Finra seeks greater transparency in nontraded REIT statements

Proposed rule would require brokers to factor in fees and commissions when listing share prices

Feb 3, 2014 @ 2:30 pm

By Bruce Kelly

finra, nontraded REIT, real estate investment trust, valuation
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Finra proposed rule changes Monday that would give investors a truer picture of what it costs to buy shares of a nontraded real estate investment trust.

If approved by the Securities and Exchange Commission, the rule change would do away with the practice of broker-dealers listing the per-share value of nontraded REITs at $10, the common price that brokers sell them to clients.

Instead, the Financial Industry Regulatory Authority Inc.'s potential rule change would take into consideration the various fees and commissions paid to brokers and dealer managers, reducing the share price on each customer account.

The nontraded REIT industry, which saw sales last year double to $20 billion from 2012, has been anxiously waiting for the Finra rule proposal. Whether a change in per-share valuation disclosure would hurt or slow down nontraded REIT sales has been hanging over REIT sponsors and the independent broker-dealers that sell the product.

Many broker-dealers had record revenue from nontraded REIT sales last year as a number of REITs had “liquidity events,” meaning that they merged with another company or were listed on an exchange.

(See also: Nontraded REIT rules roiled by appraisal issue)

John McInerney, a spokesman for the industry trade group the Investment Program Association, declined to comment Monday when asked about the Finra rule proposal.

The proposed rule has two methodologies that broker-dealers can use when an estimated value is presumed reliable, according to the 268-page Finra proposal.

Those methodologies are net investment and independent valuation.

For example, the net investment methodology could be used for two years following the nontraded REIT's breaking of escrow, or when the issuer is permitted to access the offering proceeds to buy real estate.

“For example, if the prospectus for an offering with a $10 offering price per share disclosed the selling commissions totaling 10% of the offering proceeds, and organizational and offering expenses of 2%, the amount available for investment would be 88%, or $8.80 per share,” according to the Finra rule proposal, which was posted on the regulator's website Monday.

Nontraded REITs don't have to show an estimated per-share valuation until 18 months after the sponsors stops raising funds, which in many cases can take two or three years. The Finra proposal drastically speeds up the process by which investors would see a valuation less than $10 a share.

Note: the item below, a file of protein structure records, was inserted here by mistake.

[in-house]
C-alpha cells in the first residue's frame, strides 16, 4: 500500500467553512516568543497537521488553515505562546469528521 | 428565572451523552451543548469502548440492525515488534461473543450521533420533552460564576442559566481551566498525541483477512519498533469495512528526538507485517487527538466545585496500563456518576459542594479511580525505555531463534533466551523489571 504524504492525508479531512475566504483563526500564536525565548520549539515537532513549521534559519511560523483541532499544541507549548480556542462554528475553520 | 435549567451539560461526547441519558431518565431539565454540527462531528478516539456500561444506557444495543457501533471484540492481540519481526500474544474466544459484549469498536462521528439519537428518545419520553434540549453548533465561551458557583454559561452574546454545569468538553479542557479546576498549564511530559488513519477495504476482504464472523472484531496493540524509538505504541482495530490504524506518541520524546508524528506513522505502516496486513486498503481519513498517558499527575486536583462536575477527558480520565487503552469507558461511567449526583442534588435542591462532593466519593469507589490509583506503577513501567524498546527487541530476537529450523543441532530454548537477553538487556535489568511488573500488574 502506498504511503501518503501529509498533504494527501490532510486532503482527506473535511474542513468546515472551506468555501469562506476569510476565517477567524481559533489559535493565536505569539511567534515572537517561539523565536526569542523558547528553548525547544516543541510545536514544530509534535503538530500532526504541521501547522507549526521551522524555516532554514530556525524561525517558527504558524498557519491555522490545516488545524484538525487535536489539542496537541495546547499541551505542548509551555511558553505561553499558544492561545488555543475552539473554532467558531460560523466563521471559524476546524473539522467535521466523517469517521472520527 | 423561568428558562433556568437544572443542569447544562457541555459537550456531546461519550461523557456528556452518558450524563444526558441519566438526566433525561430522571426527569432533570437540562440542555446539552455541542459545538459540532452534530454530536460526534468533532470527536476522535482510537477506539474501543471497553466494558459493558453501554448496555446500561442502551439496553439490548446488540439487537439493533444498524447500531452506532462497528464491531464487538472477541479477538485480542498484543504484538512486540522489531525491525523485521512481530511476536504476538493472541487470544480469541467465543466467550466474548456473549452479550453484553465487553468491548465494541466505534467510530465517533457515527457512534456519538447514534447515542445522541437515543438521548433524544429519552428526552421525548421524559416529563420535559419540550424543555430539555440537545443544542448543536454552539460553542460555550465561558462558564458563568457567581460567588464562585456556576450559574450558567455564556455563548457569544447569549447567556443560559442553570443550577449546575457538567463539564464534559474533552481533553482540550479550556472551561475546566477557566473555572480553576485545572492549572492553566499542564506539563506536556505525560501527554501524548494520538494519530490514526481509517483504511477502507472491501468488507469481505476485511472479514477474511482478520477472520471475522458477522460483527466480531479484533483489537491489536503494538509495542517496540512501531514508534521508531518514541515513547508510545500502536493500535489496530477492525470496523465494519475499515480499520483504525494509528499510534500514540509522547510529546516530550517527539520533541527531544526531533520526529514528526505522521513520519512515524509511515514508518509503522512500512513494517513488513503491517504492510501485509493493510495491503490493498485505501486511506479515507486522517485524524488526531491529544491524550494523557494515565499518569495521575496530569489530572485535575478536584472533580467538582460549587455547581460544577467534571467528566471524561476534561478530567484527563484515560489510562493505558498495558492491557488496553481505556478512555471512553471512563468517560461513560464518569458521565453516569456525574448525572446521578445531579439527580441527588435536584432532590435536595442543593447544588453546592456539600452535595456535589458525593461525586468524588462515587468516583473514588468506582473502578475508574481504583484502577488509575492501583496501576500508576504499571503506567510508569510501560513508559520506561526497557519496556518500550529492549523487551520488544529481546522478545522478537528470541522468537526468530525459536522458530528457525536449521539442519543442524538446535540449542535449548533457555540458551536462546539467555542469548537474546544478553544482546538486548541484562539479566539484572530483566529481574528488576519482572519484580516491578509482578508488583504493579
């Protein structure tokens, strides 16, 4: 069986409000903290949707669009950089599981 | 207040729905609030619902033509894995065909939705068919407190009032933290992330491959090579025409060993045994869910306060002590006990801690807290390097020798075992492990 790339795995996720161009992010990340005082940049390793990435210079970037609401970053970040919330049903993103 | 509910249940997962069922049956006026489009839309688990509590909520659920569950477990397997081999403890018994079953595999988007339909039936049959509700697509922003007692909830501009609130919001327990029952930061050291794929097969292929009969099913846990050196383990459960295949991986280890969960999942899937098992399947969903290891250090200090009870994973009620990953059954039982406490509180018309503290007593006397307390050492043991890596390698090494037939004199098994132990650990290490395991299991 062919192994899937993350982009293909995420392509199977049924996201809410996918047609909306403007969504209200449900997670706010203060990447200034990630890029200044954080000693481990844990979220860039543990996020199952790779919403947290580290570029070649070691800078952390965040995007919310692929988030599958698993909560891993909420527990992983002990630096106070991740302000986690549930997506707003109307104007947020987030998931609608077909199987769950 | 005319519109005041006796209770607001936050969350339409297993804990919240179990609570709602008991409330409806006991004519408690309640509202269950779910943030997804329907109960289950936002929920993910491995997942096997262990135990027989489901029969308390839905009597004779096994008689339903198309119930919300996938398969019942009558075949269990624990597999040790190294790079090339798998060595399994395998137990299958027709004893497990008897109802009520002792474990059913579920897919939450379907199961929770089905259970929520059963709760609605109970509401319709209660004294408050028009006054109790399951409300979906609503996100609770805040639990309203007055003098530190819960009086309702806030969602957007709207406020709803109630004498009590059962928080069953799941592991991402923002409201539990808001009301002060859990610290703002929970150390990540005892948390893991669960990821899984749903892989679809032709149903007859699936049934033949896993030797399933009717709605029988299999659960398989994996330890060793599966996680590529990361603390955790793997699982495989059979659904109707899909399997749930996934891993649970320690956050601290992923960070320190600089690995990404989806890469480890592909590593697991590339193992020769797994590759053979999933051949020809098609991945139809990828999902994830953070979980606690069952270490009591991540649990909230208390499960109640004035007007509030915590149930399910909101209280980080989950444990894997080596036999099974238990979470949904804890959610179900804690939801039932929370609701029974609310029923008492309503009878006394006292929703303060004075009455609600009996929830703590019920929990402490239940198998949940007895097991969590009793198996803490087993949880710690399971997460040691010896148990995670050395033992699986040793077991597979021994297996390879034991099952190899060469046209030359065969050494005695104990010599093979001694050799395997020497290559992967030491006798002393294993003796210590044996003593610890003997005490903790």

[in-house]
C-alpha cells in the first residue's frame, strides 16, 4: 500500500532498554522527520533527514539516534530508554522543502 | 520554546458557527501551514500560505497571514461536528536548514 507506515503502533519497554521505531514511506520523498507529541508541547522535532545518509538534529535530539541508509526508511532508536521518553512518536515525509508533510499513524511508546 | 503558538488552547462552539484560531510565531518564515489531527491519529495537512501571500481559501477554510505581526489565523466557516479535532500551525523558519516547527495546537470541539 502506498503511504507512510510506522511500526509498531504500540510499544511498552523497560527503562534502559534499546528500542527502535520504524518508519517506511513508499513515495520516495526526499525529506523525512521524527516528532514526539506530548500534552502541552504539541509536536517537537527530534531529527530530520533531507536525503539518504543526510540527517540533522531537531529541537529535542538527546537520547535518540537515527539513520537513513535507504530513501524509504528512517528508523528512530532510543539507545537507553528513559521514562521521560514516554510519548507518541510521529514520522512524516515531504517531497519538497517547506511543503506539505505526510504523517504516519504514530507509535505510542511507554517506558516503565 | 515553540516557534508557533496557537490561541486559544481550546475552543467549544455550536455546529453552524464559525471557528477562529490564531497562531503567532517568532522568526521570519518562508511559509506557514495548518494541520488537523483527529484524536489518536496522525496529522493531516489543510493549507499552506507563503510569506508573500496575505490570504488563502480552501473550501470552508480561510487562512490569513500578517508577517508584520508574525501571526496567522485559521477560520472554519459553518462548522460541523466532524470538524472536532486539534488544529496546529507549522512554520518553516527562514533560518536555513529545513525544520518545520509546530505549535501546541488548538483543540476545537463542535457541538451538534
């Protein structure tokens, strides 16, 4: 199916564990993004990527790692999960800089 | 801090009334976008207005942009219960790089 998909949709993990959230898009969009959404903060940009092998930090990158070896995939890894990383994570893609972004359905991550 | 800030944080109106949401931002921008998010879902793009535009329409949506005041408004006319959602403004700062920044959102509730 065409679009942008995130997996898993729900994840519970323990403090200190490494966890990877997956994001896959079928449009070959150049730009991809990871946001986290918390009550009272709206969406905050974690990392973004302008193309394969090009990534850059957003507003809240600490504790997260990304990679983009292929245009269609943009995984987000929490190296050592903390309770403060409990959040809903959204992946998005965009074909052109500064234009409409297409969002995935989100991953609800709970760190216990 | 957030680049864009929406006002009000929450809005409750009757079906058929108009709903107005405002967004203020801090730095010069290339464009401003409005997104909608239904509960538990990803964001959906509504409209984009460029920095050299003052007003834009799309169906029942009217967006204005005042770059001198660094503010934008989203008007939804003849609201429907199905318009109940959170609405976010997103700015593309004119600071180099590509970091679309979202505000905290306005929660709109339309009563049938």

The second method is independent valuation and could be used at any time, according to the Finra proposal.

It would consist of the most recent valuation disclosed in the issuer's periodic or current reports and would require a third-party-value expert's or experts' determination.

The proposed rule changes, which have been in the works at Finra since 2011, is now in the lap of the SEC. The effective date of the proposed rule change will be announced no later than 90 days following the SEC's approval.

The specific rule that Finra is proposing to change is NASD Rule 2340, regarding customer account statements.

It relates to the per-share valuation for nontraded REITs and other "direct participation program" investments such as oil and gas partnerships.

Finra has shifted its stance on nontraded REIT valuations since its initial rule proposal was published in September 2011. In that proposal, Finra considered requiring that every customer account statement present a valuation of a nontraded REIT or “direct participation program” security.

In the proposal that is heading to the SEC, Finra is not requiring broker-dealers to list an estimated value per share for each security. Finra has doubts about “reliable” valuation, it said in its proposal.

“Finra has determined not to explicitly require the presentation of a valuation in customer account statements because it could interfere with the objective of ensuring that valuations are reliable,” according to the rule proposal.

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